30+ Active and Passive voice Examples

Active: The cat chased the mouse.

  • Passive: The mouse was chased by the cat.

2. Active: Mary paints a beautiful picture.

  • Passive: A beautiful picture is painted by Mary.

3. Active: The chef cooked the meal.

  • Passive: The meal was cooked by the chef.

4. Active: The teacher explained the lesson.

  • Passive: The lesson was explained by the teacher.

5. Active: The gardener is planting new flowers.

  • Passive: New flowers are being planted by the gardener.

6. Active: The student answered the question.

  • Passive: The question was answered by the student.

7. Active: The manager will approve the request.

  • Passive: The request will be approved by the manager.

8. Active: The team won the championship.

  • Passive: The championship was won by the team.

9. Active: She writes an email every day.

  • Passive: An email is written by her every day.

10. Active: The author wrote a new book.

  • Passive: A new book was written by the author.

11. Active: The dog fetched the stick.

  • Passive: The stick was fetched by the dog.

12. Active: The photographer took a fantastic photo.

  • Passive: A fantastic photo was taken by the photographer.

13. Active: The kids are playing a game.

  • Passive: A game is being played by the kids.

14. Active: The judge issued a ruling.

  • Passive: A ruling was issued by the judge.

15. Active: The company is launching a new product.

  • Passive: A new product is being launched by the company.

1. Active and Passive Voice Scientific Writing

2. Tips Active vs Passive Voice

3. Active and Passive Voice Exercise

4. Converting Passive Voice to Active Voice

5. Basic Tips for Using Active Voice

6. Writing the Active Voice

7. Benefits of Using Active Voice in the Sciences

8. Active and Passive Verb Forms Active Voice

When to Use Active Voice

  • Clarity and Simplicity: Active voice is straightforward and easier to understand, making it ideal for explaining complex ideas or instructions. It places the subject at the beginning of the sentence, immediately clarifying who is doing what.
  • Conciseness: Active voice often requires fewer words than passive voice, making sentences more concise. This is particularly useful in business writing, journalism, and any context where space and reader attention are limited.
  • Engagement and Dynamism: Active voice makes your writing more lively and engaging. This is crucial in storytelling, advertising, and persuasive writing, where keeping the reader’s interest is essential.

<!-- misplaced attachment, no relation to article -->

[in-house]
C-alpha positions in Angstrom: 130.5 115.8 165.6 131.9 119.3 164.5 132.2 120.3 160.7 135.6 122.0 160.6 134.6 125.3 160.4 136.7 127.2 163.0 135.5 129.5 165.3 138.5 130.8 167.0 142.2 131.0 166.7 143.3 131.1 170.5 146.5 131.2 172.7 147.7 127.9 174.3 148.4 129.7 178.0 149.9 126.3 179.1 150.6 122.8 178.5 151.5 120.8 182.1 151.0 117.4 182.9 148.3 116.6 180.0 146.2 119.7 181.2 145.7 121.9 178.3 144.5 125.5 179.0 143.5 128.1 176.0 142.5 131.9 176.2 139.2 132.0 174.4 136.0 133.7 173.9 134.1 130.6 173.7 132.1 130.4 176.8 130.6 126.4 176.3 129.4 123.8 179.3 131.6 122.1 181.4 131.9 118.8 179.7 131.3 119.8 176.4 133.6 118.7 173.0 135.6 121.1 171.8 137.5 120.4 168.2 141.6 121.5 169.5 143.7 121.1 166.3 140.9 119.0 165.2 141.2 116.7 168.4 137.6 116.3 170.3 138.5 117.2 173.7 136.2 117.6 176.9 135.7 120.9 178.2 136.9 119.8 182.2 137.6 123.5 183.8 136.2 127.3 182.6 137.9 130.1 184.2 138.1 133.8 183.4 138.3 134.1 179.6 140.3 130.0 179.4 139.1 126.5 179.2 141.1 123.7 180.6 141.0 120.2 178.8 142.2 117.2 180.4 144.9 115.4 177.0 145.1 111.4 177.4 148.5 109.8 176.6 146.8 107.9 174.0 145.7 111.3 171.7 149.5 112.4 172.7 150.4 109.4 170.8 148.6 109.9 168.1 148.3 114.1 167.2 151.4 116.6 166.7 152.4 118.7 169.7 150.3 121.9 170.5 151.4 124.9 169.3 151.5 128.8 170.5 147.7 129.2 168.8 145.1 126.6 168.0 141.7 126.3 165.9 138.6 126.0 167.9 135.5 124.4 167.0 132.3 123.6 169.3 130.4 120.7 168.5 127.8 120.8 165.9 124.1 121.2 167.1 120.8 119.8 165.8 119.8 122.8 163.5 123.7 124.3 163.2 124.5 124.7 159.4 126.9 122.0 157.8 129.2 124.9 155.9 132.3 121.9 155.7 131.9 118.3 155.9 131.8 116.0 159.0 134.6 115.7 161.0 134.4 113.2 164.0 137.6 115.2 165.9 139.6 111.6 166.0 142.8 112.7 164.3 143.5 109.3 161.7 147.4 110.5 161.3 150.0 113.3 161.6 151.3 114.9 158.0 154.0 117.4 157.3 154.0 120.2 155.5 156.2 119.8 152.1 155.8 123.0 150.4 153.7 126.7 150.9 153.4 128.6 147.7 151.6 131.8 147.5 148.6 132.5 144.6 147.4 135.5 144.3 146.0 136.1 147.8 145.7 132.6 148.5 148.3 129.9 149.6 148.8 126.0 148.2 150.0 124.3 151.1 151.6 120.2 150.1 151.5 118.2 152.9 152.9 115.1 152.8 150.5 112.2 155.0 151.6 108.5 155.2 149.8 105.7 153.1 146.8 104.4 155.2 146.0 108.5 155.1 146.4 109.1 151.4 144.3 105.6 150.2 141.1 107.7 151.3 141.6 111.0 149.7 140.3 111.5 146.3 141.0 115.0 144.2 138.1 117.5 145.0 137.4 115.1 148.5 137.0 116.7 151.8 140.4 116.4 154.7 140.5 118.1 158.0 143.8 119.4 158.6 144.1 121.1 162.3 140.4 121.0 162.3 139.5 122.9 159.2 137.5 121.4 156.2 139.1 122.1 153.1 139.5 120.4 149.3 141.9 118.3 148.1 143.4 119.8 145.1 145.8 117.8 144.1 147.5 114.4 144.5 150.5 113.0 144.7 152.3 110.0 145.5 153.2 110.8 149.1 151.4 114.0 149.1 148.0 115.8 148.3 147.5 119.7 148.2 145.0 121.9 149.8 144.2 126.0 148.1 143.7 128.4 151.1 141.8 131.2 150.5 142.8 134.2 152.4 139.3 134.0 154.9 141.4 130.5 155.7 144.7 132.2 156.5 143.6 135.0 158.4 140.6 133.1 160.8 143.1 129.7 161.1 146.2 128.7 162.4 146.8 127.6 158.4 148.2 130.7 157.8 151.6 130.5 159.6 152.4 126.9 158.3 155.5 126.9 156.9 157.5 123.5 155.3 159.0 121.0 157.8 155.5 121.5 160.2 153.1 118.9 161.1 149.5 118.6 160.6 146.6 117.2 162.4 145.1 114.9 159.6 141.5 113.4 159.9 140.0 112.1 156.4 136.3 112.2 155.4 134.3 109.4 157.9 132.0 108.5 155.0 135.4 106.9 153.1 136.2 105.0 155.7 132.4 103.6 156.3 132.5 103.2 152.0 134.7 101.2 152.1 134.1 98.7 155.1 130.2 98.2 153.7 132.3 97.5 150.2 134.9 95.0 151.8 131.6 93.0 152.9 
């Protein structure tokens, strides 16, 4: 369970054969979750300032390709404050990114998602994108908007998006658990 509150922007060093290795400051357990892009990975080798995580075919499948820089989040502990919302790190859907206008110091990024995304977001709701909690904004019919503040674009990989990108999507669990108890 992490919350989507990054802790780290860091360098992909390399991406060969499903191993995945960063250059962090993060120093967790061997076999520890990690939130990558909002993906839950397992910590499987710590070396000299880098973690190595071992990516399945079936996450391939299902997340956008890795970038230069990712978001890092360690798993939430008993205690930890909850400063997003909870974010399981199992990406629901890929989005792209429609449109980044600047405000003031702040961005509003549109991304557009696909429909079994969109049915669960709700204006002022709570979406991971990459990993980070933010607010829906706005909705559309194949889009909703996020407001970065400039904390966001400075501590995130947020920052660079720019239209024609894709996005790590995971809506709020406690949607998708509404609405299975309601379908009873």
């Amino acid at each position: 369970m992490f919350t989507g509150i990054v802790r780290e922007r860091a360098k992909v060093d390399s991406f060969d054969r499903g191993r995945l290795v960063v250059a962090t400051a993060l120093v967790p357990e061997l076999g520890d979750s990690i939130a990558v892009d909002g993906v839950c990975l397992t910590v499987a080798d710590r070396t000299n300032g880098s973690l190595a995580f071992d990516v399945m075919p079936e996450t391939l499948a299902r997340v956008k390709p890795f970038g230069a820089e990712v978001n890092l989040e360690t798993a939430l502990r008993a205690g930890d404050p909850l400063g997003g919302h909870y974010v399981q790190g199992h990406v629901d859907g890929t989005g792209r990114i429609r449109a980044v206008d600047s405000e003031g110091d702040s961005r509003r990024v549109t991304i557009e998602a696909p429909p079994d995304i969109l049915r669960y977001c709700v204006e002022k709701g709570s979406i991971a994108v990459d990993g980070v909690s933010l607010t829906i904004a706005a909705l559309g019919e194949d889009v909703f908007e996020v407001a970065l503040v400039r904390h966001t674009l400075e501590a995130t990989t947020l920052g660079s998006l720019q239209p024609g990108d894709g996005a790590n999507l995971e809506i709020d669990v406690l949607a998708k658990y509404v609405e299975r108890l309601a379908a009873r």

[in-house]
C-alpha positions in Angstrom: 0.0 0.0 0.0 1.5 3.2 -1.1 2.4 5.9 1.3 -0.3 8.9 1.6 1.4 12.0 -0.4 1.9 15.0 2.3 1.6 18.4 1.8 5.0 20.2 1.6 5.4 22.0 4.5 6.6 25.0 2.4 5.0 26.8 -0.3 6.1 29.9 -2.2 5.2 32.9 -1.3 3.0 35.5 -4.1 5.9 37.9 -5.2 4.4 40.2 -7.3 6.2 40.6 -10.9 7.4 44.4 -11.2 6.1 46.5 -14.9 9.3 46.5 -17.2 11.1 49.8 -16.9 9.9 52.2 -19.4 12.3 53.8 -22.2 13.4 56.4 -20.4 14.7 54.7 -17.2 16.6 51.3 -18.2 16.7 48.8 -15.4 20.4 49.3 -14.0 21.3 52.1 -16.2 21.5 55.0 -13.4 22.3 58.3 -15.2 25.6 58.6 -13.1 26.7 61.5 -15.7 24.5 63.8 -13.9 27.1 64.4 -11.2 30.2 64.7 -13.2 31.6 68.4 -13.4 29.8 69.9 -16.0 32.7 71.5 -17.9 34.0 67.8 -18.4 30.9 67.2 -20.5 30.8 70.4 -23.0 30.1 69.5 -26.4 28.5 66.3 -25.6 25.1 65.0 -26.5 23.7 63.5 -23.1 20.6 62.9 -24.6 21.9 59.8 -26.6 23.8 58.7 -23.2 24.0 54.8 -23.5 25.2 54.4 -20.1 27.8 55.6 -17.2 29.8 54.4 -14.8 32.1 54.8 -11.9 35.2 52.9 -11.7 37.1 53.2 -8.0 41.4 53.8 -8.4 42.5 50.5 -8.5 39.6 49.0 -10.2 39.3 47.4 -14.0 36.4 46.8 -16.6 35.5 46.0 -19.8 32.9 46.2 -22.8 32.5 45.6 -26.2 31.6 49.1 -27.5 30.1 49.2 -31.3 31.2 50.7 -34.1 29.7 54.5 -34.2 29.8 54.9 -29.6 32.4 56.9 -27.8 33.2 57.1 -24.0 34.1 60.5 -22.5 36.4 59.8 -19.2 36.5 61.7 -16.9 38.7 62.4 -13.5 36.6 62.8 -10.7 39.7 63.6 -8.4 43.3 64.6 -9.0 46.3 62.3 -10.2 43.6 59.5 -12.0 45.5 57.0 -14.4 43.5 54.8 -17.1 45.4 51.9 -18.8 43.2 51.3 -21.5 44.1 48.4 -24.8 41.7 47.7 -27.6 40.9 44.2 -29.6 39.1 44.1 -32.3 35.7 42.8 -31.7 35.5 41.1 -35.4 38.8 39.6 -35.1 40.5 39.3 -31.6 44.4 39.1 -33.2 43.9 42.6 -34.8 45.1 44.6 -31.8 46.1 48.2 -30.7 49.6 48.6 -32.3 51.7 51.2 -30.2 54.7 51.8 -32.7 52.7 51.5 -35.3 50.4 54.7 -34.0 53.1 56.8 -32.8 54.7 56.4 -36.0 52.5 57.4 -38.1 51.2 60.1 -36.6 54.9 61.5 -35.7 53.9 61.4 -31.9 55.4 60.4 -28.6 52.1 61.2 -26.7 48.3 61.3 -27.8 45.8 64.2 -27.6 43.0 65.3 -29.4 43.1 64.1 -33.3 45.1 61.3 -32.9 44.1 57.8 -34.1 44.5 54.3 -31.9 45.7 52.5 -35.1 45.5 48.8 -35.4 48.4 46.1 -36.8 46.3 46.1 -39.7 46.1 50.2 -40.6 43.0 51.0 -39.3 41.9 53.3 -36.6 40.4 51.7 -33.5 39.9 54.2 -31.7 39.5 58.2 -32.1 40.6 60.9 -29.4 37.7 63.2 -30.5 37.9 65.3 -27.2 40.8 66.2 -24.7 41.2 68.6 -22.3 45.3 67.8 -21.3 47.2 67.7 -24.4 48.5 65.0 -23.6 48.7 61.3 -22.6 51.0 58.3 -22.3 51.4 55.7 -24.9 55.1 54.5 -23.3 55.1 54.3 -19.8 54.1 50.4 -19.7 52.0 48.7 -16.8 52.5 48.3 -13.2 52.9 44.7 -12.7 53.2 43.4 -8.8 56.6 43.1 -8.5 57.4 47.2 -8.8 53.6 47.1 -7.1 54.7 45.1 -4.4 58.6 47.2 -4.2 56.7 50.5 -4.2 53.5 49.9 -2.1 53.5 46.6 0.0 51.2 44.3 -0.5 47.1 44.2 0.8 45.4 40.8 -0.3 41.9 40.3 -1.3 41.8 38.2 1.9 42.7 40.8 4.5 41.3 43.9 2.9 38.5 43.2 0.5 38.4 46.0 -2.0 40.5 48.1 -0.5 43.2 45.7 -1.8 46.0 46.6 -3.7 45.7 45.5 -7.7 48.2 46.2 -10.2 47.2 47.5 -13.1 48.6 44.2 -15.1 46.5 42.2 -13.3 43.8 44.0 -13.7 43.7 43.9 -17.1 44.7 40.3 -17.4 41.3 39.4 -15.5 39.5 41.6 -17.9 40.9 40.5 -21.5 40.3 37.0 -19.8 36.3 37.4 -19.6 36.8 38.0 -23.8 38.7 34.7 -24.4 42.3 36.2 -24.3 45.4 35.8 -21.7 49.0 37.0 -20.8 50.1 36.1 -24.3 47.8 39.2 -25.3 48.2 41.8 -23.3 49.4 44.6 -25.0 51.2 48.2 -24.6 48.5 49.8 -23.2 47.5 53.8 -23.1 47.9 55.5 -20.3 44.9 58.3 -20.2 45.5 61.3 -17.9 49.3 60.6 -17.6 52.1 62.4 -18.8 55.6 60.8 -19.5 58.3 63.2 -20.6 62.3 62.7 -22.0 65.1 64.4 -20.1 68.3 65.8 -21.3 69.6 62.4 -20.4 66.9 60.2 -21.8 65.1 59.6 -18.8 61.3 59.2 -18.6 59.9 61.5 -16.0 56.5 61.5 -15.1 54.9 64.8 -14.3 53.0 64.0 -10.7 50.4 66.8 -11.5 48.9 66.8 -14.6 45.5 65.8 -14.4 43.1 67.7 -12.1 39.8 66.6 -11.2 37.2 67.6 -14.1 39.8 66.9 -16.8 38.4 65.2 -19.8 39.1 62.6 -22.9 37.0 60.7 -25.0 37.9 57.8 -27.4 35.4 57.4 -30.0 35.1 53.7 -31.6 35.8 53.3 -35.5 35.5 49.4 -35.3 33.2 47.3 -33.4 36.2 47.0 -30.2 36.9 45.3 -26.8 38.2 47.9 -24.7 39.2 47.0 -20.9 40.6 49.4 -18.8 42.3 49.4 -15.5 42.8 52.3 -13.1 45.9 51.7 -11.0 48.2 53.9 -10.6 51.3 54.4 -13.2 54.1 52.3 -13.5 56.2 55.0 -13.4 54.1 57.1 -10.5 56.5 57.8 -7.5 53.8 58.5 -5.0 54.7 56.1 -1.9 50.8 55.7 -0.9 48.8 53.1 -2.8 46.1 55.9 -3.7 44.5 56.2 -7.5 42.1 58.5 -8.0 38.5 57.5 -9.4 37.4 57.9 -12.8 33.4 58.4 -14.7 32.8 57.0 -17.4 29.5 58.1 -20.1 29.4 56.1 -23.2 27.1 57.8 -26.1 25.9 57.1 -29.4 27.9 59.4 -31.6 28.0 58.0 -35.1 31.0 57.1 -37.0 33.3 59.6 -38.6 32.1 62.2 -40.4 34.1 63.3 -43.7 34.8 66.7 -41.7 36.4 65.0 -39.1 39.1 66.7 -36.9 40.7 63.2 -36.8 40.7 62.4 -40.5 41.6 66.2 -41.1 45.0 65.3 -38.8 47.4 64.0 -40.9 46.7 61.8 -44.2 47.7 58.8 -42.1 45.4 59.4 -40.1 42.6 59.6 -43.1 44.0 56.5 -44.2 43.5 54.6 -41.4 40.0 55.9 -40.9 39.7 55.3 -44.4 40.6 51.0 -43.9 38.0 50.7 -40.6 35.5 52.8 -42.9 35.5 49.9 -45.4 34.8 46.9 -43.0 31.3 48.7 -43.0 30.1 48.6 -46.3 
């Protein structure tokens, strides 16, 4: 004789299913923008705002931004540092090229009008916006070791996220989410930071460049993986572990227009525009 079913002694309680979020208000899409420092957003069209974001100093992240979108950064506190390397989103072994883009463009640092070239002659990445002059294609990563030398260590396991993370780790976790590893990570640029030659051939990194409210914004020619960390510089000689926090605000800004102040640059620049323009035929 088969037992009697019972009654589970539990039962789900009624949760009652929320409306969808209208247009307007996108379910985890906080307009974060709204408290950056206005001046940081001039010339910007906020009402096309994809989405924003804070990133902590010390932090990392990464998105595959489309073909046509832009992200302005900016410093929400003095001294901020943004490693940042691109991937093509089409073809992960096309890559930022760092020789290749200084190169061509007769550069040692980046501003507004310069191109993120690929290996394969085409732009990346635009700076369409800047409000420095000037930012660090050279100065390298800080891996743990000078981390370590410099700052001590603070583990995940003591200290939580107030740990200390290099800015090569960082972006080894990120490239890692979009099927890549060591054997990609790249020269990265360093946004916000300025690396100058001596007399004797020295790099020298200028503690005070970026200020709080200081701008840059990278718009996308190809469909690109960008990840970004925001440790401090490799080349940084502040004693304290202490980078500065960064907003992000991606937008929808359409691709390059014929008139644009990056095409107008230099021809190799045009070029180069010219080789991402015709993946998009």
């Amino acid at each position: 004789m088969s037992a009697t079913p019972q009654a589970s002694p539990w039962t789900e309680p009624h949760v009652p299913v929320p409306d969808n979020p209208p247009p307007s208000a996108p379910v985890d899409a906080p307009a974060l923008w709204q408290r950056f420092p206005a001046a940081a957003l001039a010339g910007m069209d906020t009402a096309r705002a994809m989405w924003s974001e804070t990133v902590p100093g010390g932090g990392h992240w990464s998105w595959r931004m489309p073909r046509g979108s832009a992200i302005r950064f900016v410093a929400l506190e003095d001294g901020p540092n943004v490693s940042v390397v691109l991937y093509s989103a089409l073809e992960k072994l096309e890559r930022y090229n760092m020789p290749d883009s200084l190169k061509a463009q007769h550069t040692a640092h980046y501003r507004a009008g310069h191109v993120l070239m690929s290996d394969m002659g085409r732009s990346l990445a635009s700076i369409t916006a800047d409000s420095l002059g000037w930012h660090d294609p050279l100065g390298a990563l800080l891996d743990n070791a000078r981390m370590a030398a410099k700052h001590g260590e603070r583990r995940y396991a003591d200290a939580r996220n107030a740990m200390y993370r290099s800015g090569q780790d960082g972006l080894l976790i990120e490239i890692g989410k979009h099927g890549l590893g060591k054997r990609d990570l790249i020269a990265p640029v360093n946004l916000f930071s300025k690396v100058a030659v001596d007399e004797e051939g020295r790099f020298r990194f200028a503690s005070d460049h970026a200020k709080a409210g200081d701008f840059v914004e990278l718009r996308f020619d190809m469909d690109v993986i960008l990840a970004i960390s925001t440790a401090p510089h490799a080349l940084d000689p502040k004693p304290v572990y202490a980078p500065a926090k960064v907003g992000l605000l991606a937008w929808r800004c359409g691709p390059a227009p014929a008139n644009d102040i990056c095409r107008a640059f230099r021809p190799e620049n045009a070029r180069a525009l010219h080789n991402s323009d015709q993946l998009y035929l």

• Authority and Responsibility: In business and professional writing, active voice helps to assign clear responsibility for actions or decisions. It’s assertive and shows confidence, which can enhance the credibility of your message.
  • Instruction and Direction: When giving instructions or directions, active voice helps to ensure that the steps are clear and direct. For example, manuals and recipes benefit from active voice because it tells the reader exactly who should do what, reducing confusion.
  • Emphasis on the Doer: When it’s important to highlight who is performing the action, active voice is the best choice. This can be important in journalistic writing or legal contexts, where the subject of the action is significant.

Benefits of Using Active Voice

  1. Clarity and Directness: Active voice makes sentences clearer by directly stating who is doing what. This straightforward approach reduces ambiguity and confusion, making it easier for readers to understand the message.
  2. Conciseness: Active voice often results in shorter, more to-the-point sentences. Without the extra words typically required in passive constructions, active voice allows for more concise communication, which is especially valuable in professional and business settings.
  3. Engagement: Sentences written in active voice tend to be more dynamic and engaging. This style can capture and hold the reader’s attention better than the often more stilted and formal passive voice.
  4. Authority and Responsibility: Active voice can convey a stronger sense of authority and accountability. By clearly stating who is responsible for an action, it can make statements and directives more compelling and authoritative.
  5. Improved Flow and Readability: Active voice contributes to a smoother and more natural flow of language, which can enhance the readability of a text. This makes it easier and more enjoyable for the reader to follow along.
  6. Emphasis on the Subject: Active voice emphasizes the subject performing the action, which can be particularly important in narrative and journalistic writing where highlighting the actions of individuals is crucial.